Data for Peace & Justice

Course Description

Introduction of the objectives, activities and assessment of this course.

How could the ever-growing amounts of digital data help us to confront today’s complex societal challenges? Will more data allow us to improve policy responses in the domains of development and humanitarian action? Could Big Data help us to end violent conflicts and build peace?


Big Data has often been described as a fuel for both innovation and our economy. It is being applied in many areas, for example financial markets, health and the intelligence sector. It is however foreseen that the increased availability of new data sources offers new opportunities in other domains as well. In this course, you will explore current trends and prospects for Big Data to become a drive for peace and justice.


Lectures will reflect on various showcases, including the use of open web data and social media for monitoring conflict dynamics in Syria; the analysis of mobile phone data in analysing epidemic outbreaks such as Ebola; and the availability of various data sources in confronting the current refugee crisis. You will focus on the challenges both from a policy and responsible innovation perspective.


Learning objectives

At the end of this course the participants will be able to:

  • asses complex societal challenges within the domains of development, humanitarian action as well as peace and justice;
  • analyse the interests and relevance of different stakeholders within a case of development, humanitarian action as well as peace and justice;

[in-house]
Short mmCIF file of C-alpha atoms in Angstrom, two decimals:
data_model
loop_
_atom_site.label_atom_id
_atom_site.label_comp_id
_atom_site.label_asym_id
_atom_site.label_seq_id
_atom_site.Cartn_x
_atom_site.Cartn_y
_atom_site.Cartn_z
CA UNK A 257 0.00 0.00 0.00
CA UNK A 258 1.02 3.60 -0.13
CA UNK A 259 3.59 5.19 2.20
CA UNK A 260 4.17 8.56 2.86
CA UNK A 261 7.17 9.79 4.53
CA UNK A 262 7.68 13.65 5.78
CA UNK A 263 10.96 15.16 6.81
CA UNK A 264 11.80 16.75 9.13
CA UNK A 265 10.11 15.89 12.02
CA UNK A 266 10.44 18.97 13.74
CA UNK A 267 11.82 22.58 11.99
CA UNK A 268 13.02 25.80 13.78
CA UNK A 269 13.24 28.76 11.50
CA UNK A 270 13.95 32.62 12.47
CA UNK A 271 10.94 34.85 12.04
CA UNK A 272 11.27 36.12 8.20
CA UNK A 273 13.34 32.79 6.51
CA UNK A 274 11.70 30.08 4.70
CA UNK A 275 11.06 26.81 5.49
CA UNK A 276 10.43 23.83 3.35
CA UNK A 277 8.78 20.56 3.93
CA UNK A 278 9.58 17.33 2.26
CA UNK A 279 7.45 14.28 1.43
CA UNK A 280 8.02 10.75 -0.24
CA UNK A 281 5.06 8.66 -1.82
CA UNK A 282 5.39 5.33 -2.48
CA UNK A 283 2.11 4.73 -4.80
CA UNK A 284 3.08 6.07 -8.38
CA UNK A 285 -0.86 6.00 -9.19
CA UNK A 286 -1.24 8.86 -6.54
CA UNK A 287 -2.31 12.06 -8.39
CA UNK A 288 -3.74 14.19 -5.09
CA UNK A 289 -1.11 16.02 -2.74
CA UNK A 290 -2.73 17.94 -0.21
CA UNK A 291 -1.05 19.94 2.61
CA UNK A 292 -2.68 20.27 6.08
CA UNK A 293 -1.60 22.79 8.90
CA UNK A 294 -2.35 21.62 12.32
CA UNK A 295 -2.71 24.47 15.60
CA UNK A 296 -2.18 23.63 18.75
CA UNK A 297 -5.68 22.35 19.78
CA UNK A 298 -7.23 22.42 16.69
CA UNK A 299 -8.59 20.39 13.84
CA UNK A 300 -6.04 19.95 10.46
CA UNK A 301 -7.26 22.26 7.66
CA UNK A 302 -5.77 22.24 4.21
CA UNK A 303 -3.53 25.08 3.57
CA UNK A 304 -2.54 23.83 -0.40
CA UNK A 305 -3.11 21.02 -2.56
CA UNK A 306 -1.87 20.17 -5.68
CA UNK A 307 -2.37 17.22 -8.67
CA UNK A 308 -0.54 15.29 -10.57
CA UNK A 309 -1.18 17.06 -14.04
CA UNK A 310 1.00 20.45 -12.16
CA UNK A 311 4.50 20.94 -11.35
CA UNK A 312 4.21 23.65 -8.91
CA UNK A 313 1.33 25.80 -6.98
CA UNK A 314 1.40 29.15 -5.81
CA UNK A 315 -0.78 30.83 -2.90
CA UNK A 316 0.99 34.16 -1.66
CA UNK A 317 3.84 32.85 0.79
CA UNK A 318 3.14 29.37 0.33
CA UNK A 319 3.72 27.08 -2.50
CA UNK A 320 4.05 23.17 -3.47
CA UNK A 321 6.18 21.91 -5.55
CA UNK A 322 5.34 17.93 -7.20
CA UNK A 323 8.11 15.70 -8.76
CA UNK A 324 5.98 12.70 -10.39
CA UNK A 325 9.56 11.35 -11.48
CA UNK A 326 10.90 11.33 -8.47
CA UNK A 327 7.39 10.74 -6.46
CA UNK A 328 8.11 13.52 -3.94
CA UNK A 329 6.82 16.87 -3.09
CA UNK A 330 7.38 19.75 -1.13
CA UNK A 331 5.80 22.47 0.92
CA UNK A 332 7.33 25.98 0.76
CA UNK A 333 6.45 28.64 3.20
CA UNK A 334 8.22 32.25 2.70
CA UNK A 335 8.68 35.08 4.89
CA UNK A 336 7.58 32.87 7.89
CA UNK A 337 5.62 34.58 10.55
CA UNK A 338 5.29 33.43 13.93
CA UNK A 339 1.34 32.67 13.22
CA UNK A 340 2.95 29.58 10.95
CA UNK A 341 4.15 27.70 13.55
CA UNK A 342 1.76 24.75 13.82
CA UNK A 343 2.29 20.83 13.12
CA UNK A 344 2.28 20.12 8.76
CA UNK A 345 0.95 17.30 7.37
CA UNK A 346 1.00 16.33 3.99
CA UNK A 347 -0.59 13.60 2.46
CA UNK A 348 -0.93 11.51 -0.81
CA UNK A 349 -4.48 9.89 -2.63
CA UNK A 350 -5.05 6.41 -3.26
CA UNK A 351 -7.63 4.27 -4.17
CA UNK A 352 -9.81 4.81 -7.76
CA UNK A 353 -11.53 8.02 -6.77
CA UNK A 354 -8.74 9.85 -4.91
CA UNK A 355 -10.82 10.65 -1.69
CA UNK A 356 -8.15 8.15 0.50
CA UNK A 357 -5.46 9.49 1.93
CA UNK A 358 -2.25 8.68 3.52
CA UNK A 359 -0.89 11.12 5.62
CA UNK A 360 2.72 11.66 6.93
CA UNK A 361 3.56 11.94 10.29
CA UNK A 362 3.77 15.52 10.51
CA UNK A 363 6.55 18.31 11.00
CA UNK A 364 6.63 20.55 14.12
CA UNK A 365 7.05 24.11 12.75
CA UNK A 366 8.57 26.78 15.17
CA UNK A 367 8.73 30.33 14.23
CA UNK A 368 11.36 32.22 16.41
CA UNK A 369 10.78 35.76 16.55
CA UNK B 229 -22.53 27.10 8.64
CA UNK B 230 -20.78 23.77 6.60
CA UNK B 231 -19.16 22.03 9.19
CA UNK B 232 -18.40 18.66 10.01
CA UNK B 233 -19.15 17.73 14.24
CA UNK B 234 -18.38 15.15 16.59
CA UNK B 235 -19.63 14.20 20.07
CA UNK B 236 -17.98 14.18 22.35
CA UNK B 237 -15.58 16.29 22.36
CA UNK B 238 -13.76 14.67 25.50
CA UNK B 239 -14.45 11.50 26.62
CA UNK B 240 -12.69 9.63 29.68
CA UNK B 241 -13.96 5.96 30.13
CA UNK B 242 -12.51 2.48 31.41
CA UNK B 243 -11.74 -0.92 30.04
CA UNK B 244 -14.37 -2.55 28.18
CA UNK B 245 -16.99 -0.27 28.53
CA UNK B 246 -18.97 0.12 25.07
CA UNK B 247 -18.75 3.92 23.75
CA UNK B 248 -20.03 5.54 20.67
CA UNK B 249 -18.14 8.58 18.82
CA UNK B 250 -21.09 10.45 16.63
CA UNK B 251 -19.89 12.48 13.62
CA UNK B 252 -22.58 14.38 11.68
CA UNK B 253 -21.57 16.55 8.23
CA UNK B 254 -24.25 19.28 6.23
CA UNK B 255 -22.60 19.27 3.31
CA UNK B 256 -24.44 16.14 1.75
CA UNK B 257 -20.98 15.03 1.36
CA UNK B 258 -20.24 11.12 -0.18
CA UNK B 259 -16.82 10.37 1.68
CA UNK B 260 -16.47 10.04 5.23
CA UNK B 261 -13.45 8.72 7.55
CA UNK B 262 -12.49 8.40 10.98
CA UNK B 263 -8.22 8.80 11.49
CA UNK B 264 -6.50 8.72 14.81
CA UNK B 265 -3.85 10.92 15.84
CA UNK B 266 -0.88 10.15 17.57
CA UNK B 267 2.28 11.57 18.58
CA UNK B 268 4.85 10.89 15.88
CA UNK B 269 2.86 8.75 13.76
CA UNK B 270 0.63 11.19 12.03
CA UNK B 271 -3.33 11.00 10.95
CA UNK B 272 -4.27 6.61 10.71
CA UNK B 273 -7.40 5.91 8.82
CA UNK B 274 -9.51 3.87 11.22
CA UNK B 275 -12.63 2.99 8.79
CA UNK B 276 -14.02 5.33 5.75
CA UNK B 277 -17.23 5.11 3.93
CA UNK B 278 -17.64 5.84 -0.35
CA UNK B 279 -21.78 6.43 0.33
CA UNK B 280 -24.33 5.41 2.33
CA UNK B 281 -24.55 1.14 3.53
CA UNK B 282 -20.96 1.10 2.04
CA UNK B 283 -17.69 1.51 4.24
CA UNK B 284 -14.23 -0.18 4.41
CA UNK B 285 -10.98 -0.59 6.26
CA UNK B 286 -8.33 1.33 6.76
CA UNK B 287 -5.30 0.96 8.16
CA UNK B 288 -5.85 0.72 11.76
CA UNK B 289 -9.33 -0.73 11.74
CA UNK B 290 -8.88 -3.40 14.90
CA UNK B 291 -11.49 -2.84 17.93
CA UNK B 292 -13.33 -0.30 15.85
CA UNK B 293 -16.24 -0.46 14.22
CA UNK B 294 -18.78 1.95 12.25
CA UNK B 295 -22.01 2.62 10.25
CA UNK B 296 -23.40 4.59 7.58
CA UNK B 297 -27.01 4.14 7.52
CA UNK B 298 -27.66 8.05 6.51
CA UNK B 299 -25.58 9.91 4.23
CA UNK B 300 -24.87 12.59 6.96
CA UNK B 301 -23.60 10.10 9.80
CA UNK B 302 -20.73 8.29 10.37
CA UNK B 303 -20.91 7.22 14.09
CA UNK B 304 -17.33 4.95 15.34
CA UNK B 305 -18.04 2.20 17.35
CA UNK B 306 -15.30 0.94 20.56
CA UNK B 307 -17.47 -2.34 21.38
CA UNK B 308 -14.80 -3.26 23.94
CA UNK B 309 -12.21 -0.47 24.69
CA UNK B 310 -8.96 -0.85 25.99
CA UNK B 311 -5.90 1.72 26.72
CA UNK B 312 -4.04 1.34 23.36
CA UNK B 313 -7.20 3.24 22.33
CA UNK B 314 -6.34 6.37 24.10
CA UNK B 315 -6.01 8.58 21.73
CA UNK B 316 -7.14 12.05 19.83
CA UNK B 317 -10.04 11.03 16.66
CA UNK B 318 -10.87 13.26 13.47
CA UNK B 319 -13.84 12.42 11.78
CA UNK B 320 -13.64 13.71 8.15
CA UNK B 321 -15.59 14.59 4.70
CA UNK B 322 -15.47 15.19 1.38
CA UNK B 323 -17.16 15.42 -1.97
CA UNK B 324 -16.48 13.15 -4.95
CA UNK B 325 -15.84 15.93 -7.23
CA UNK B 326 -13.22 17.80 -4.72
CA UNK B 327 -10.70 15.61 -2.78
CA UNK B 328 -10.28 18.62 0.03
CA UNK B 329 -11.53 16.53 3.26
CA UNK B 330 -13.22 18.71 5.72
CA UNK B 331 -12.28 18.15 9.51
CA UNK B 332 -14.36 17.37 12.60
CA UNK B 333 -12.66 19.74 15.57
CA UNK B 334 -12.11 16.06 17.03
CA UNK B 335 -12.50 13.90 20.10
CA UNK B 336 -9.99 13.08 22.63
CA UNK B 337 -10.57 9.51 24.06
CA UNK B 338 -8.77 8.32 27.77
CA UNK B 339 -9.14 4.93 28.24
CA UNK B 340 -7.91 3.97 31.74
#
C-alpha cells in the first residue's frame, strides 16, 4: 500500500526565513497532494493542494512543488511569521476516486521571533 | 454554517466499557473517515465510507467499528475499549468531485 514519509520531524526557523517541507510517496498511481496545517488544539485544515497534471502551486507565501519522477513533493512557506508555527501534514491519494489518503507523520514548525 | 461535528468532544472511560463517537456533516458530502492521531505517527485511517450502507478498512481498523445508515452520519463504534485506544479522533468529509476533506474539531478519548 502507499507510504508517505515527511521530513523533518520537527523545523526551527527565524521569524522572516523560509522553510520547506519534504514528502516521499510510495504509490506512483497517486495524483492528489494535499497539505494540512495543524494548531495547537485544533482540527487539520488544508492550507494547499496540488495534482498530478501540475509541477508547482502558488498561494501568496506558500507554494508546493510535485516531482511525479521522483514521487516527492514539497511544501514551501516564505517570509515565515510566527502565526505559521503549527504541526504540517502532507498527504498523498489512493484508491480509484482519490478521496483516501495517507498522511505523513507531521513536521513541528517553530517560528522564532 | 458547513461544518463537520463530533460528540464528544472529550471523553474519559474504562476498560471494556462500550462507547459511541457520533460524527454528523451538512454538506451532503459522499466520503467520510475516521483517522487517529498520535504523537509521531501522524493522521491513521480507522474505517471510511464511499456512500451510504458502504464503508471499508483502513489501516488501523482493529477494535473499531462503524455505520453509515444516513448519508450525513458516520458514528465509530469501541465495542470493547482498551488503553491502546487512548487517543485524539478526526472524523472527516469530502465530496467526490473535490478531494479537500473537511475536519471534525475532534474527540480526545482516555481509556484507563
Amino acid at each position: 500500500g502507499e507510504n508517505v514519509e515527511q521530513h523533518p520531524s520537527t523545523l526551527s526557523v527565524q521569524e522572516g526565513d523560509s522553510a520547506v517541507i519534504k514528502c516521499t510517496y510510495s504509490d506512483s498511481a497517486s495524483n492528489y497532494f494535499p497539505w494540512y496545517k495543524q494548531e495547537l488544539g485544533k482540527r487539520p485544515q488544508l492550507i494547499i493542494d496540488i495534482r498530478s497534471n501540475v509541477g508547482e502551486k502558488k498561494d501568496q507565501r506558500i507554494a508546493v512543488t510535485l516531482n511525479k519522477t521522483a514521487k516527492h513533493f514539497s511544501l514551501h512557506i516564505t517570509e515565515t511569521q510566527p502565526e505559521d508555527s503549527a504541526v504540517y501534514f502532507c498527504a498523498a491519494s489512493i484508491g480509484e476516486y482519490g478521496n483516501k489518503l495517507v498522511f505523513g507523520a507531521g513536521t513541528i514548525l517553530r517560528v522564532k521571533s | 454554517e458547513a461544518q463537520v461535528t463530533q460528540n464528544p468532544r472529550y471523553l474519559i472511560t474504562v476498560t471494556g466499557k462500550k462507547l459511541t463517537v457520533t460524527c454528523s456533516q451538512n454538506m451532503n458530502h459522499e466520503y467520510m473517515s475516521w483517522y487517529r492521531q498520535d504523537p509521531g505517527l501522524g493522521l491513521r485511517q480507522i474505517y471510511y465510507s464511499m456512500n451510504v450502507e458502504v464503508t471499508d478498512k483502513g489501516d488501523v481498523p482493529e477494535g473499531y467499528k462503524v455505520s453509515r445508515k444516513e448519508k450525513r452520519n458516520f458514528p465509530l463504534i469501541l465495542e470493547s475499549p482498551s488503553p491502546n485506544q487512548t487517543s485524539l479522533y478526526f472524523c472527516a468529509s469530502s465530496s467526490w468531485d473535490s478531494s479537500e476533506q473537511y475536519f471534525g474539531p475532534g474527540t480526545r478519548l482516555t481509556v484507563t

• explain the concepts of (big) data and data-driven innovation;
  • conduct a benchmarking and review of relevant case studies on data-driven innovations in the domains of development, humanitarian actions as well as peace and justice;
  • determine whether and how data might inform and/or support policies in confronting complex societal challenges;
  • reflect both on the opportunities as well as challenges to operationalising data to tackle a complex societal challenge;
  • evaluate the risks and harms in using data from a responsible use and innovation perspective;
  • build an argument and present it based on a case, in writing.

Learning activities

During this course you will be provided with the following lectures:


  • Week 1:      Introduction to complex societal challenges [together with Sjoerd]
  • Week 2:      (Big) Data, Big Promise                        
  • Week 3:      Data-Driven Innovation for Peace & Justice
  • Week 4:      Innovators for Peace & Justice: Trends & Challenges [panel session]
  • Week 5:      Introduction to Data Responsibility [together with Jos]        
  • Week 6:      Working Session Data Responsibility [together with Jos]         
  • Week 7:      Presentations and Conclusions




  • 70% of the grade (essay): write and publish an essay on the potential of Data for Humanity. You will reflect on the importance of data-driven innovations for confronting a complex societal challenge within the domains of development, humanitarian action or peace and justice;

  • 30% of the grade (presentation assignment): students will make a 3-minute video or interactive presentation in which they will provide a pitch to a key stakeholder on key considerations for implementing data-driven innovation - on the basis of their essay;